Not only are the effects of bulimia psychological in nature, but there are also a variety of physical side effects of the eating disorder. Bulimia can affect the circulatory system in several ways. Purging on a regular basis can cause dehydration in the body, which can subsequently result in extreme fatigue, weak muscles, and dry skin. Further, when vomiting is used as the purging method, the body’s electrolytes will be thrown out of balance resulting in low levels of sodium, magnesium, and potassium. This is extremely dangerous, and can lead to an irregular heart beat and even heart failure. Further circulatory side effects of bulimia include low blood pressure, anemia, and a weak pulse. Bulimia can also impact the digestive system. Initial side effects include a sore throat and stomach pain. However, as an individual continues down the dangerous cycle of the eating disorder, additional side effects will be present in the digestive system. Vomiting on a regular basis is dangerous, as the high acid content in vomit has the ability to damage teeth, increase tooth sensitivity, and lead to gum disease and enamel erosion. Someone with bulimia may also exhibit puffy cheeks and jaws, which are both side effects indicating swollen salivary glands. While some with bulimia will use vomiting as a way to purge, others turn to diuretics, laxatives, or diet pills. Overuse of such medications can lead to a reliance on the products to have a bowel movement. Further, misuse of a diuretic can cause problems with the kidneys, as well as bloating, constipation, and diarrhea.
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What are the Risk Factors for Bulimia?
Here are several factors that correlate with, but do not specifically cause, a higher risk of developing bulimia:
- Age: Bulimia often begins in late adolescence or early adulthood. It’s more common in college-age students than in younger teens.
- Dieting: People who lose weight are often reinforced by positive comments from others and by their changing appearance. This may cause some people to take dieting too far, leading to bulimia.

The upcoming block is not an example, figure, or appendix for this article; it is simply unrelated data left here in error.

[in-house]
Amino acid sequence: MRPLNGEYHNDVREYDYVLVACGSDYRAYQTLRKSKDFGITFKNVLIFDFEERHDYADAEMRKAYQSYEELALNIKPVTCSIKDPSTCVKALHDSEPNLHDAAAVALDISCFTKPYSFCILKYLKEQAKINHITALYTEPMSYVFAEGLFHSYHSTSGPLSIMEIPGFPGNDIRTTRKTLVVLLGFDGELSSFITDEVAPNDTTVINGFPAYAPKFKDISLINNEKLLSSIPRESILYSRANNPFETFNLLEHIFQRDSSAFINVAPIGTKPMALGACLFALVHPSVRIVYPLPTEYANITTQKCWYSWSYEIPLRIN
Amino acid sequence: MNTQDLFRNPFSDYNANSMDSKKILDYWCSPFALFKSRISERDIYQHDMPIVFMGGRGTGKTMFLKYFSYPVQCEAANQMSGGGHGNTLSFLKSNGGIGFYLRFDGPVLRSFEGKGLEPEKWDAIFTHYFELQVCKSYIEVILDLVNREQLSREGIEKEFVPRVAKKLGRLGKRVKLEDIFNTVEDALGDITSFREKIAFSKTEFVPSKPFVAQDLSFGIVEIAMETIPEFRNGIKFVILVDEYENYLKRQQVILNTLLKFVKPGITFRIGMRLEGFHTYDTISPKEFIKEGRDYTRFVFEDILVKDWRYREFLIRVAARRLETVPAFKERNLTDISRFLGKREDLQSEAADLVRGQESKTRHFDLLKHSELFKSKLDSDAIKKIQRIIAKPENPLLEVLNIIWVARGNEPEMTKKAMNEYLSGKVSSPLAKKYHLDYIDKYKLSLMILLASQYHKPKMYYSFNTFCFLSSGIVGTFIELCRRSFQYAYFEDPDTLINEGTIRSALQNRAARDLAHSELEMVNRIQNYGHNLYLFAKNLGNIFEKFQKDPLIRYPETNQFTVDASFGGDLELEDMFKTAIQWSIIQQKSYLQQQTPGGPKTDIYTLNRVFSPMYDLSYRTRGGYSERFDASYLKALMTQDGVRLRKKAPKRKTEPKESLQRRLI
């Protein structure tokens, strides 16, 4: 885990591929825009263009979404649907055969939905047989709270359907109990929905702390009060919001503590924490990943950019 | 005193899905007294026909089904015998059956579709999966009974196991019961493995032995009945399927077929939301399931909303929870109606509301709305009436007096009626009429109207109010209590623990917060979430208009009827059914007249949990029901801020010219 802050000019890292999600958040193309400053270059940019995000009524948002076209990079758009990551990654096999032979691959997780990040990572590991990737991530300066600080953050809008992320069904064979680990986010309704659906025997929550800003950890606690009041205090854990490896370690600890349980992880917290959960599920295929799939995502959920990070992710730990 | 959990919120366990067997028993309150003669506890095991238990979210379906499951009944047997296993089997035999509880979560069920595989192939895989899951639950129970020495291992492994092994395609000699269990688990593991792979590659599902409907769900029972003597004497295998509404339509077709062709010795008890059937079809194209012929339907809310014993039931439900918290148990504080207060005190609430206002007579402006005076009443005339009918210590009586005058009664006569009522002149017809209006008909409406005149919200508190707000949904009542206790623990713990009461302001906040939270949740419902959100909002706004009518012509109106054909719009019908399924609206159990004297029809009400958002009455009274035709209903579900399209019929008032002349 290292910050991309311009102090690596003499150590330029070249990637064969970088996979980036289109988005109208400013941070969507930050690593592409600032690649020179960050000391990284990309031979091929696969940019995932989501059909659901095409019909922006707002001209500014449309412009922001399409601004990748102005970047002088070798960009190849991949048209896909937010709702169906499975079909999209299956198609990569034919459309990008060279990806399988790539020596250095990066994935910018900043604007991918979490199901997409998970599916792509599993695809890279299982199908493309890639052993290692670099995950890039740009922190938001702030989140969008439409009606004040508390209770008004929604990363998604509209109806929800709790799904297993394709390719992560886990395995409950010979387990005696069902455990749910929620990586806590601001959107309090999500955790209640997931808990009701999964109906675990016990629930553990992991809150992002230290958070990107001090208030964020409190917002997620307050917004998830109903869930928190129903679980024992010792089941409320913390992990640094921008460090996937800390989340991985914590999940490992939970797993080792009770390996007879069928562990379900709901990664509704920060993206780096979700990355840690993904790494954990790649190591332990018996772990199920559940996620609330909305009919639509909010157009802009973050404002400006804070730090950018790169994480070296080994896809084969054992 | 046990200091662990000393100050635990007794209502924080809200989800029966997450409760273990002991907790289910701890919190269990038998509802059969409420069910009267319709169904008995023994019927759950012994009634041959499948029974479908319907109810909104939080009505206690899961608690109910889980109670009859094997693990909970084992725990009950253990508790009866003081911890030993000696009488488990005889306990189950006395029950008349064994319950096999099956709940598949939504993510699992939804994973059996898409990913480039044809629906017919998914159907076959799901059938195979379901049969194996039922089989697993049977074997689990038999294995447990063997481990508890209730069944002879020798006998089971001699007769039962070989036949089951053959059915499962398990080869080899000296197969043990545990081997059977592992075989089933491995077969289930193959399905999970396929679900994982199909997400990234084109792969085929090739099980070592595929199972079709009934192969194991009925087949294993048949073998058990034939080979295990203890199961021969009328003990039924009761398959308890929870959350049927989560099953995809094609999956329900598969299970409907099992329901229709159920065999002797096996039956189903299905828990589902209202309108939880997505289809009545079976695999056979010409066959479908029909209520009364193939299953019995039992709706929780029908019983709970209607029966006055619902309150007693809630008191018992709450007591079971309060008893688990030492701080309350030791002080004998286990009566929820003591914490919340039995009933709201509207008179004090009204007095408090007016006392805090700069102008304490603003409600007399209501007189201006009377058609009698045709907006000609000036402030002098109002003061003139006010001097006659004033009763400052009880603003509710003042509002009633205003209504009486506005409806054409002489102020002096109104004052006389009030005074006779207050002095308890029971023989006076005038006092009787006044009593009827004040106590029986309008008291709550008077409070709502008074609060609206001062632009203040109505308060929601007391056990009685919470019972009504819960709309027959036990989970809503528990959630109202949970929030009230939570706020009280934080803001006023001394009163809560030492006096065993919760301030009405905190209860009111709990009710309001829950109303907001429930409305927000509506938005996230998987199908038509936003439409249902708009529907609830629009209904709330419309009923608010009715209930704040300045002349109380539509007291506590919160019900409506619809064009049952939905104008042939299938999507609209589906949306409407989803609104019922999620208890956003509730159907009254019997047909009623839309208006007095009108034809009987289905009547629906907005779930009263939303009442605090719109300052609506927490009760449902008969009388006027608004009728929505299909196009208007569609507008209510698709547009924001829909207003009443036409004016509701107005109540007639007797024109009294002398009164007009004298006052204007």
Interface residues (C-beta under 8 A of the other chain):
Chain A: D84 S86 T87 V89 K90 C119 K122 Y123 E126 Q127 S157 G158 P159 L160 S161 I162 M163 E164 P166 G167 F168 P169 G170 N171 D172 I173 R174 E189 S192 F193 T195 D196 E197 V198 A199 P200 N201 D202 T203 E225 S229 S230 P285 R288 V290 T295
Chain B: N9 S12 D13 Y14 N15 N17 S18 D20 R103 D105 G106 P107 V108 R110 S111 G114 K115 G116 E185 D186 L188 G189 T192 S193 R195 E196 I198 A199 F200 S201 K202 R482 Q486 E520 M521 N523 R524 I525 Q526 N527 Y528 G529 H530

- Emotional Disorders: People with co-occurring disorders such as depression, anxiety, and obsessive-compulsive disorders are more likely to have bulimia nervosa.
- Family History: Eating disorders, such as bulimia, are more likely to occur in people who have parents or siblings who have had an eating disorder.
- Family Influences: People who feel less secure in their families, whose parents and siblings may be overly critical, or whose families tease them about their appearance are at higher risk of bulimia and other eating disorders.
- Gender: Females are more at risk for bulimia than males, but people of all genders are susceptible. Males may be less likely to seek bulimia treatment. While girls and women are more likely to have bulimia than boys and men are, roughly 10-15% of males do suffer from bulimia nervosa. This may be an under represented number due to the fact that males may be less likely to seek treatment. We seek to help men feel comfortable in getting help for bulimia.
- Occupation: Eating disorders, including bulimia nervosa, are most common among people whose jobs place them in the public spotlight, including athletes, actors, television personalities, dancers, and models